Anyone travelling to high altitudes (above 6,000-8,000 feet) needs to know the signs and symptoms of altitude sickness. It can happen to anyone. There is no way to screen for your risk. Physical fitness and training does not matter. If you have had altitude sickness in the past, you are more likely to have it again.
The symptoms usually begin about 6 to 12 hours after higher altitude. They are similar to what one may experience with a very bad hangover: headache fatigue, nausea, vomiting, and loss of appetite.
Here’s what happens in altitude sickness. The body is trying to adapt to the new altitude and in the process, blood vessels become leaky.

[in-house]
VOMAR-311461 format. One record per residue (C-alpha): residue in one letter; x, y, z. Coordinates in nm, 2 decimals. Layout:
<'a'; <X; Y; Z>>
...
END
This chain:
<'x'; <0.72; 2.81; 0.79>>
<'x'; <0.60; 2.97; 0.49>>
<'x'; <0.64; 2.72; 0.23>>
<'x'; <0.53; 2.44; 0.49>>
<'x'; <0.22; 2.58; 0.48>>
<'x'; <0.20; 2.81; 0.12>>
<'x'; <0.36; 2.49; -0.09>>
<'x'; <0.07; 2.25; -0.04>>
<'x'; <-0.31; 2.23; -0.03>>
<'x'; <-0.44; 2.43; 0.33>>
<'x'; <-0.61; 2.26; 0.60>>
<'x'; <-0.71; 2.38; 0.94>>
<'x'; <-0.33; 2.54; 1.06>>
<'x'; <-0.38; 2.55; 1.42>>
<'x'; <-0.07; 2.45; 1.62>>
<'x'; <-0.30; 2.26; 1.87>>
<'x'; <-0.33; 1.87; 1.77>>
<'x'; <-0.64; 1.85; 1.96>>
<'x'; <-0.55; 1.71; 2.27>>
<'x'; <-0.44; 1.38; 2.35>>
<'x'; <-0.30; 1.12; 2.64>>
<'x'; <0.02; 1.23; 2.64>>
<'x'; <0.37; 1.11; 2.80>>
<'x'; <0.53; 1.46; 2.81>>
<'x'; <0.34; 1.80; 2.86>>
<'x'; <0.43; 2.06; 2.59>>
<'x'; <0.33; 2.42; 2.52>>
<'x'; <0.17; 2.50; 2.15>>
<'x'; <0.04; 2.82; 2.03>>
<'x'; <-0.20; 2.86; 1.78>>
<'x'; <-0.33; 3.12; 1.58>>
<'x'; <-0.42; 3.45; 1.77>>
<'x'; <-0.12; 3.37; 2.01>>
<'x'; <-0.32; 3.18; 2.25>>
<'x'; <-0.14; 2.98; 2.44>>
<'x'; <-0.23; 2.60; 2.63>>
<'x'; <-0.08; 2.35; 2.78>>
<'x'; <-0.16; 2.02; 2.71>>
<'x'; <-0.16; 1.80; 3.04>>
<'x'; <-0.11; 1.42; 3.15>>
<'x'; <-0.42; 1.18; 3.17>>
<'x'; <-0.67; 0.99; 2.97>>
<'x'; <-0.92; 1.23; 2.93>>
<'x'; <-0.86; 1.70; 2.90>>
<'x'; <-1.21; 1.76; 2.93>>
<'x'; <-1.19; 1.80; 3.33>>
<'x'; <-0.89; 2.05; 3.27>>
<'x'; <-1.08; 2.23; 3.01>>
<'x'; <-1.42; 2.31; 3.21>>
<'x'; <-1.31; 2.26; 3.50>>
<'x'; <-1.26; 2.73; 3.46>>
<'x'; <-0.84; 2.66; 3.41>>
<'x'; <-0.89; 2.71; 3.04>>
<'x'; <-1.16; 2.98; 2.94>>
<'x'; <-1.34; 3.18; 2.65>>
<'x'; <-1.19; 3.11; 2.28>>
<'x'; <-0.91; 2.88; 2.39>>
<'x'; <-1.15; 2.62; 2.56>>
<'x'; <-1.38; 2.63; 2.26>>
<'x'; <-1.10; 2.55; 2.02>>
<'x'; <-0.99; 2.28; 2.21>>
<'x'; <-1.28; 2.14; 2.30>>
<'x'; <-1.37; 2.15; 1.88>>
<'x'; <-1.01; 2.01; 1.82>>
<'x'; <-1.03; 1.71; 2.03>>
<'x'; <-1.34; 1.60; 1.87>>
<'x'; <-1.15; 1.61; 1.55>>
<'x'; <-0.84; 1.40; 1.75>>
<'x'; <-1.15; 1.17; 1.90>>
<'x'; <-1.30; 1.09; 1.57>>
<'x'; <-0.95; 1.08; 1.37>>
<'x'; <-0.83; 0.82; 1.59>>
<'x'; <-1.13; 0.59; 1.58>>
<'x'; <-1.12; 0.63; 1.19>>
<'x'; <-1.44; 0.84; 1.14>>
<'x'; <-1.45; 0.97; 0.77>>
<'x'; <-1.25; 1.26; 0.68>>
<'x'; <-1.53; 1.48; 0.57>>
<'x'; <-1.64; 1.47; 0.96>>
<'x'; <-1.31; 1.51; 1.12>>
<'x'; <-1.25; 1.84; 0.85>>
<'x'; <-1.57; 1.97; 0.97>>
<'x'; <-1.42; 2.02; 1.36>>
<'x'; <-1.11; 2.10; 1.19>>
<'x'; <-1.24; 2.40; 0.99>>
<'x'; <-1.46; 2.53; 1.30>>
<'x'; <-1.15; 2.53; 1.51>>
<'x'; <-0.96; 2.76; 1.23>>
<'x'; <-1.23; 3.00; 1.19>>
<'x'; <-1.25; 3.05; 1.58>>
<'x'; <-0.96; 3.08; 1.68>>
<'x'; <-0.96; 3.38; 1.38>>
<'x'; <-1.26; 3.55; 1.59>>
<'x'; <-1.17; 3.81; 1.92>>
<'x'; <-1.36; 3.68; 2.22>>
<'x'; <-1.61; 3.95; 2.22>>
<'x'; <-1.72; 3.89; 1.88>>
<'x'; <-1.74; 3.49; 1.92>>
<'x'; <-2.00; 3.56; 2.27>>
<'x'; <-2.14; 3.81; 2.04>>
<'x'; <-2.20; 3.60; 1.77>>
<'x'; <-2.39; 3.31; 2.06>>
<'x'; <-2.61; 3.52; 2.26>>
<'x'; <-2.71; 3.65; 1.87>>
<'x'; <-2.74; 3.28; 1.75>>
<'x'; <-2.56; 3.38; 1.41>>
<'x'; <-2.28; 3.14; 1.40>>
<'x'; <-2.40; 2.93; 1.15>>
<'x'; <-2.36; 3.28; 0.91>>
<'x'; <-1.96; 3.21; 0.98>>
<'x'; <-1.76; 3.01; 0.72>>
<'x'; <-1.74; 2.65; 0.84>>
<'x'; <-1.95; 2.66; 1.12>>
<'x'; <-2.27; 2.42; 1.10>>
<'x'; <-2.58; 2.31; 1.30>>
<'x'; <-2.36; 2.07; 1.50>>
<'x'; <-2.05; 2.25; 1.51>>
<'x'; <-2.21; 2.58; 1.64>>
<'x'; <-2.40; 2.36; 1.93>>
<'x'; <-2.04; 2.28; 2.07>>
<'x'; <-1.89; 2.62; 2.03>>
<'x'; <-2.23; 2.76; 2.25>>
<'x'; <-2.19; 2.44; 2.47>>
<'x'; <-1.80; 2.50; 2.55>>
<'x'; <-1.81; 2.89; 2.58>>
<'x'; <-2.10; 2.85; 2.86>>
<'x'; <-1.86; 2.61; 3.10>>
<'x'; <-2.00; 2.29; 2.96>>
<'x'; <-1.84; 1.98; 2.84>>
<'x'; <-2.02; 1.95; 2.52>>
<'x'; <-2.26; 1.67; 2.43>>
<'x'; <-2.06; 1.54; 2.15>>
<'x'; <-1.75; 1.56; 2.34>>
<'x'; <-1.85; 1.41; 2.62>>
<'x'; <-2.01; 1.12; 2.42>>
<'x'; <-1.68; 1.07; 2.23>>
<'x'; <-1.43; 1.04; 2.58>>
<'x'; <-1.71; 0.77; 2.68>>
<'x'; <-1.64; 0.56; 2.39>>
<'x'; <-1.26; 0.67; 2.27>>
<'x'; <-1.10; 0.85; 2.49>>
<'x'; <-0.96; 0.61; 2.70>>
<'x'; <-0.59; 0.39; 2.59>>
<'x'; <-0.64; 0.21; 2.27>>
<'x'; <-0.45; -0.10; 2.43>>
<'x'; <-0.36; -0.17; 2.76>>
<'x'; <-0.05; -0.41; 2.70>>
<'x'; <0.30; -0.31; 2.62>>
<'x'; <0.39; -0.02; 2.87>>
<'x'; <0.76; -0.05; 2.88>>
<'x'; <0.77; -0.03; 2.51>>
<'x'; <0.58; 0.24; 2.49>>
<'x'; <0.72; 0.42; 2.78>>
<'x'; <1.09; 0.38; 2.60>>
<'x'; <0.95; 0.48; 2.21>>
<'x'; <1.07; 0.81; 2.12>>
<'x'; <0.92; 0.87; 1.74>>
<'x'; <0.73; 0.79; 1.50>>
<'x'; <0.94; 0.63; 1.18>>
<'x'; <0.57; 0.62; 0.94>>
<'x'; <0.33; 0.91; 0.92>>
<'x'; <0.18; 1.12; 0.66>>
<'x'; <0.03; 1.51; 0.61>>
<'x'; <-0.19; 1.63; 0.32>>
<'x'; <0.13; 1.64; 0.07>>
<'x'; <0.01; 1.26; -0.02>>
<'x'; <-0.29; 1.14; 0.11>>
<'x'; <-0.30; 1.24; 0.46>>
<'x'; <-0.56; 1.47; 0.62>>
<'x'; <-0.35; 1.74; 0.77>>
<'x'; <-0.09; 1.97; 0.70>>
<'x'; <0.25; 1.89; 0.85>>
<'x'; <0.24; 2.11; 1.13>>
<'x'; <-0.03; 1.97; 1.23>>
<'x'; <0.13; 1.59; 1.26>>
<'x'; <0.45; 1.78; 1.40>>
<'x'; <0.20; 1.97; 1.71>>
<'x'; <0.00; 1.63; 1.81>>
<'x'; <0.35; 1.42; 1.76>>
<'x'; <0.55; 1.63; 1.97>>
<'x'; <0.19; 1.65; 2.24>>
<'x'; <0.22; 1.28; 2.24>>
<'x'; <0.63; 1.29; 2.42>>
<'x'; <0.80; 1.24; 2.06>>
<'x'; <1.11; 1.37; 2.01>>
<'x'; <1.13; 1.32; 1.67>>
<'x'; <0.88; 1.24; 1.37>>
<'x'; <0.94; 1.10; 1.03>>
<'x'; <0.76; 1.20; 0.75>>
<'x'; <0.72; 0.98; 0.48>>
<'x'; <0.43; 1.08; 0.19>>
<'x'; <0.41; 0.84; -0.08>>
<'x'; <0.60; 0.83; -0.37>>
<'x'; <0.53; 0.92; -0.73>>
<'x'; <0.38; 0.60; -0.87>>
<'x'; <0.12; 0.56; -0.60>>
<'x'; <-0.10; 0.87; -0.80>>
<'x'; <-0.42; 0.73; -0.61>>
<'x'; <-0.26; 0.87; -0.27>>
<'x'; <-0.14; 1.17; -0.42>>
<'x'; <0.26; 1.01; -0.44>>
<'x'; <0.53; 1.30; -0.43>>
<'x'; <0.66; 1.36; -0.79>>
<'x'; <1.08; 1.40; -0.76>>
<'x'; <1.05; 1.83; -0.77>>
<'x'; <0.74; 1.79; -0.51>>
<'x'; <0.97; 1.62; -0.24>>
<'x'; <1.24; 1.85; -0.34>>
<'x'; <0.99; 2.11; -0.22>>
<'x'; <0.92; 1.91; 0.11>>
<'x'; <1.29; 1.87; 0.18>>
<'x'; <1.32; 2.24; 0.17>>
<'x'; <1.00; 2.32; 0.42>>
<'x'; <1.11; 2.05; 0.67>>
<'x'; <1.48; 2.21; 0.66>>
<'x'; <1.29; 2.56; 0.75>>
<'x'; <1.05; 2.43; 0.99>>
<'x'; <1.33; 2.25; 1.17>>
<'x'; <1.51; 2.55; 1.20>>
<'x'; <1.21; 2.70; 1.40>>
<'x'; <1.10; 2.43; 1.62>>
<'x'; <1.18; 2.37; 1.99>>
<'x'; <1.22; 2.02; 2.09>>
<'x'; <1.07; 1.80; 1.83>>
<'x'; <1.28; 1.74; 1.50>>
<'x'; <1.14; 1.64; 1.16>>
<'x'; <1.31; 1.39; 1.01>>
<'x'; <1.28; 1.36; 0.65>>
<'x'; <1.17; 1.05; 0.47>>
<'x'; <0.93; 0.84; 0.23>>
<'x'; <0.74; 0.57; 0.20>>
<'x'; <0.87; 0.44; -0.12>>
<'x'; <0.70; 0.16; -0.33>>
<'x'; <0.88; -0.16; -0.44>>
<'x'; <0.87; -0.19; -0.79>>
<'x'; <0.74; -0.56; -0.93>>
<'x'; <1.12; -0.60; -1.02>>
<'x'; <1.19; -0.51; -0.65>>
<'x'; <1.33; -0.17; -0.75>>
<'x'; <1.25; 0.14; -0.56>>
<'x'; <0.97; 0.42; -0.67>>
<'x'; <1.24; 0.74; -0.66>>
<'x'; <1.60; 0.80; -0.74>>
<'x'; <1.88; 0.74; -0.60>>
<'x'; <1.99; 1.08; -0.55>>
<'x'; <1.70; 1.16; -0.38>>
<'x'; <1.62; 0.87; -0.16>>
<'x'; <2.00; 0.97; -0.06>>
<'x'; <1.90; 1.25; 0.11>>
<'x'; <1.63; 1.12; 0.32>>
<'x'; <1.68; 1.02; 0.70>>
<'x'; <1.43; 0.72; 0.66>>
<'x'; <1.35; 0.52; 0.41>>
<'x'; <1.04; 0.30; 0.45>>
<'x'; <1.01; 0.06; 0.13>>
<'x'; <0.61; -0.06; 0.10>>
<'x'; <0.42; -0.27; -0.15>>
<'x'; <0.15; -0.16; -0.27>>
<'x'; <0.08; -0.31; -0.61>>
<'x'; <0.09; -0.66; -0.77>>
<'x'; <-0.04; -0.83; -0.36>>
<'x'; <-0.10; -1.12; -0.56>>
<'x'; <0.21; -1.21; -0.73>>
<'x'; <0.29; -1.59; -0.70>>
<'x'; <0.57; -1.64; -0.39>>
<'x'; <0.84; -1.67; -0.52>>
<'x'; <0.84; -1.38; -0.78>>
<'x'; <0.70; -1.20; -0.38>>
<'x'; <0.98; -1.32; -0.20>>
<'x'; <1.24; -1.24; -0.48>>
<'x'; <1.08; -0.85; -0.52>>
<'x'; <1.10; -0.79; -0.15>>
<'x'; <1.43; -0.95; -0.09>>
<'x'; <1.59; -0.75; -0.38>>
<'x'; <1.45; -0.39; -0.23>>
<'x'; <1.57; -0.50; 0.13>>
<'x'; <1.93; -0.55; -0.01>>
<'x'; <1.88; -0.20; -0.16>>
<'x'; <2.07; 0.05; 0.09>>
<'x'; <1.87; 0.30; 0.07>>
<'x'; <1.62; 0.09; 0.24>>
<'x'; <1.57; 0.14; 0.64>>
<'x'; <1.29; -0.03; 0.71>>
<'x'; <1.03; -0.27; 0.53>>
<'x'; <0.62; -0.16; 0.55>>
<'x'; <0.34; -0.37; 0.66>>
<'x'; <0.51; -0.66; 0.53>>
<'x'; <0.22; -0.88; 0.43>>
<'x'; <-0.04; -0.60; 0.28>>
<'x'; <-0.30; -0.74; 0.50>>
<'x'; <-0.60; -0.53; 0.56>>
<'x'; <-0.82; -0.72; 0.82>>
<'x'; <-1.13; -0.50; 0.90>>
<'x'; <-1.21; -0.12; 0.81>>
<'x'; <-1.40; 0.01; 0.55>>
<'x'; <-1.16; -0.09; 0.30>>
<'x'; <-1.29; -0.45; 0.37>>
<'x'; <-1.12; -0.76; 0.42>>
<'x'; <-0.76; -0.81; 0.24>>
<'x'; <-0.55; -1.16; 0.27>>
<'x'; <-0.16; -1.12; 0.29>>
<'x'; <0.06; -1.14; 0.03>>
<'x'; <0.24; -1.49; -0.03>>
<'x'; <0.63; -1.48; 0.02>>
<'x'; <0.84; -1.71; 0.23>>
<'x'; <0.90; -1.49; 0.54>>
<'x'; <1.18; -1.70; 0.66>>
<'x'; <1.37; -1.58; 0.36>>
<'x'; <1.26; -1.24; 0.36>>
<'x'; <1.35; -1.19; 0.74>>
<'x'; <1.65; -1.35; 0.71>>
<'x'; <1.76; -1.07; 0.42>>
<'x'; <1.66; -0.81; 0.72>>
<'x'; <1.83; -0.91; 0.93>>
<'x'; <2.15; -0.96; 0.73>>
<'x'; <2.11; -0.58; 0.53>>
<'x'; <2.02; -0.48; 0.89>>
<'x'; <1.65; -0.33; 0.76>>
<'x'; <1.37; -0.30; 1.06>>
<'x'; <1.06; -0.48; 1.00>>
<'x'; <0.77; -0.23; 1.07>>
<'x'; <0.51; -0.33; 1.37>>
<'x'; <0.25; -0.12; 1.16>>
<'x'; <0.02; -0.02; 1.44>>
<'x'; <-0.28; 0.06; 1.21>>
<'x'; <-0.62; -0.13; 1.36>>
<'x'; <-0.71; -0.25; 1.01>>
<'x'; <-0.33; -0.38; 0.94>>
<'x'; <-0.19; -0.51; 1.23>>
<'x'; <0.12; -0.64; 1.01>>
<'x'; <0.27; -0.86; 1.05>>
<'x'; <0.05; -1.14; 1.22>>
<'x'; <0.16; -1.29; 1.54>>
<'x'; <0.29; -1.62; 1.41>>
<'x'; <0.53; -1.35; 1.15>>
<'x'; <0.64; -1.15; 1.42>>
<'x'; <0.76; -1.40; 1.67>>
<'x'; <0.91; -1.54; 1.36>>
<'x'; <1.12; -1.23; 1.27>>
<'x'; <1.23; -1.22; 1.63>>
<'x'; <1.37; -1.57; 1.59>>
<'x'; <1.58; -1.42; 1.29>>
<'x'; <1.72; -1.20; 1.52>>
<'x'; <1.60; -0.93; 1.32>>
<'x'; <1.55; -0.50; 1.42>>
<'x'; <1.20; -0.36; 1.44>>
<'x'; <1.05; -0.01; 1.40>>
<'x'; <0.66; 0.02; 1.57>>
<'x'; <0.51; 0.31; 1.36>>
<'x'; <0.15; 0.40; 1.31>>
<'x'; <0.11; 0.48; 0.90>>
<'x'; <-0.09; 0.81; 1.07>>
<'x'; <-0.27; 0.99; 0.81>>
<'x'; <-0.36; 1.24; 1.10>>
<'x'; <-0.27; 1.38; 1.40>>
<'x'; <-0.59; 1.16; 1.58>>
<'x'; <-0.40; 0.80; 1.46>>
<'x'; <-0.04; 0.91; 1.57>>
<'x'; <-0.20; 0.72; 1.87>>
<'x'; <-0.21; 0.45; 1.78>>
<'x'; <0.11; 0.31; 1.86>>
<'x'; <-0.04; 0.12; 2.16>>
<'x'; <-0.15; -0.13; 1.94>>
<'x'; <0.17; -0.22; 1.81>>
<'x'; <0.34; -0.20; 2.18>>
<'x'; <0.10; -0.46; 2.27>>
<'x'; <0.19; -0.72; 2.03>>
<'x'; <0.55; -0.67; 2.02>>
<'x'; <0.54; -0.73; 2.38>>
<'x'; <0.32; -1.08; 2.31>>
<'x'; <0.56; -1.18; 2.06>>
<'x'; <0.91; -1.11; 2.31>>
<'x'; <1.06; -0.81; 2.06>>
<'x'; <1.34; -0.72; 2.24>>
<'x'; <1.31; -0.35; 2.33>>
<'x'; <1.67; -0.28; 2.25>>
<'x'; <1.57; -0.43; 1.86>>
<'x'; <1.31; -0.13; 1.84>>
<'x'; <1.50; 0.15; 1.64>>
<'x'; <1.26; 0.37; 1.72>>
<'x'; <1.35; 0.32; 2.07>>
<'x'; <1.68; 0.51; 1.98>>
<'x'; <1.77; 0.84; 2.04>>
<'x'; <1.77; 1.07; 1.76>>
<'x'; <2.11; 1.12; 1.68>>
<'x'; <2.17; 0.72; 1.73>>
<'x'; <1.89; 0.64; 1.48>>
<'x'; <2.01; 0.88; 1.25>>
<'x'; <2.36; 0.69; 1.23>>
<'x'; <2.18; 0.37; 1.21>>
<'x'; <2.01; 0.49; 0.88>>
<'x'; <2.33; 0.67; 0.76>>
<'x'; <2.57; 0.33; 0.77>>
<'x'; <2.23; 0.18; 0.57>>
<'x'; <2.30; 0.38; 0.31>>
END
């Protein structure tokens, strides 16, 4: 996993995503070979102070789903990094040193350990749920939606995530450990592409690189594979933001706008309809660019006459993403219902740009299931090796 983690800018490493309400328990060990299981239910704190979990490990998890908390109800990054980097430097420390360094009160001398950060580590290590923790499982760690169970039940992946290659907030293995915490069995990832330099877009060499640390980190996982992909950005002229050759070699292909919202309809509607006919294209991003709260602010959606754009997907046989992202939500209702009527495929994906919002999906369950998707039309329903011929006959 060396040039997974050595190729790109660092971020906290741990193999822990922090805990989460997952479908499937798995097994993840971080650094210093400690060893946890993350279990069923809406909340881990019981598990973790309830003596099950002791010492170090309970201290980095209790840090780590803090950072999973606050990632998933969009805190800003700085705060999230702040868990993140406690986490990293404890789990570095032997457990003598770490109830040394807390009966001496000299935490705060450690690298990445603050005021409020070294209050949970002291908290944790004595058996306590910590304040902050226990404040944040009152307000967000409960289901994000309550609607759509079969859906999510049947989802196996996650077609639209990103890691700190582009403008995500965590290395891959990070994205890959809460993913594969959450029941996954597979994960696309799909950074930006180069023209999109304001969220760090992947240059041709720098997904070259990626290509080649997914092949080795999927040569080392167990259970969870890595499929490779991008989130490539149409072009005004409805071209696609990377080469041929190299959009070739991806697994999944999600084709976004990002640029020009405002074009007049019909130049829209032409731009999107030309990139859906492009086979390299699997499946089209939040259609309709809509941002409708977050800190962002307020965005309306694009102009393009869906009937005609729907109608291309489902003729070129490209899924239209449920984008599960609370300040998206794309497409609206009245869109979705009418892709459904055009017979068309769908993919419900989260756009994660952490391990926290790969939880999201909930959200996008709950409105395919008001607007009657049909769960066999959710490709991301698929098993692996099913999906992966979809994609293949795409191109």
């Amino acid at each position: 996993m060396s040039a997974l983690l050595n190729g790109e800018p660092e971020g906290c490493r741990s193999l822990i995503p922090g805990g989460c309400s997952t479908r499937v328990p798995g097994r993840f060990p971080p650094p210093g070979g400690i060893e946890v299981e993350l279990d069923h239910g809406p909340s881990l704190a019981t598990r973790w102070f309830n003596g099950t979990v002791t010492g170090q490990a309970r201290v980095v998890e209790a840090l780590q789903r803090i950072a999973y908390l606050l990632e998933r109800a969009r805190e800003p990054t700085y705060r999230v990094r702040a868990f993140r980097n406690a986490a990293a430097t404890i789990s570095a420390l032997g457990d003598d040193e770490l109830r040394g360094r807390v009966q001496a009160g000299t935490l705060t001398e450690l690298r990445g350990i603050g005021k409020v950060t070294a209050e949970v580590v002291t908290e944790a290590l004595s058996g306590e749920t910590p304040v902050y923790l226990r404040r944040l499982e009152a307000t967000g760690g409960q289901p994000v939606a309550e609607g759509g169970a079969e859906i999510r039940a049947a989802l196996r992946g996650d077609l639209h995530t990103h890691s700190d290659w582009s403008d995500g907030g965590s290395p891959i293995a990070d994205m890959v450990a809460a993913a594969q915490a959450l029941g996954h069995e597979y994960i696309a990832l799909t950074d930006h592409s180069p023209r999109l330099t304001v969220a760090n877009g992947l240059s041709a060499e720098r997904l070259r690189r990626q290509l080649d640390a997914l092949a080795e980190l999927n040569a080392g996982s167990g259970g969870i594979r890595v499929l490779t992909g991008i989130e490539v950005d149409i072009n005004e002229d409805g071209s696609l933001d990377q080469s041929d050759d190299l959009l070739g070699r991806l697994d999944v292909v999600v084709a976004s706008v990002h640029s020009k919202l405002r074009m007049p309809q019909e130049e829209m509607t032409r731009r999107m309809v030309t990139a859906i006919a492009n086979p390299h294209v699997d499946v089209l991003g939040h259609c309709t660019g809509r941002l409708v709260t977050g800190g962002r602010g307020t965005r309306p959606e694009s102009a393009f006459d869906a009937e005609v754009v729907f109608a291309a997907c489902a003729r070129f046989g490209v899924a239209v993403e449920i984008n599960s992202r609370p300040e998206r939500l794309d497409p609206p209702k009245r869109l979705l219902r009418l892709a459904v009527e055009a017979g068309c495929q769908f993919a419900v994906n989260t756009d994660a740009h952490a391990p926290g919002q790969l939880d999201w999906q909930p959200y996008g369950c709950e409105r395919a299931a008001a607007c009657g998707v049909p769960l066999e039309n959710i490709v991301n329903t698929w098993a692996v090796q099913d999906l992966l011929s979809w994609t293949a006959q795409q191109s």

There are certain medications you can take to prevent and treat altitude sickness. One such medication is acetazolamide (Diamox). It works by acidifying the blood and thus increasing the breathing rate. This medication is related to sulfa drugs and should not be used by those allergic to sulfa. There also have been reports of people with penicillin allergy having allergic reaction to acetazolamide.
A type of steroid called dexamethasone has also been shown to help and is an option for those that cannot tolerate acetazolamide.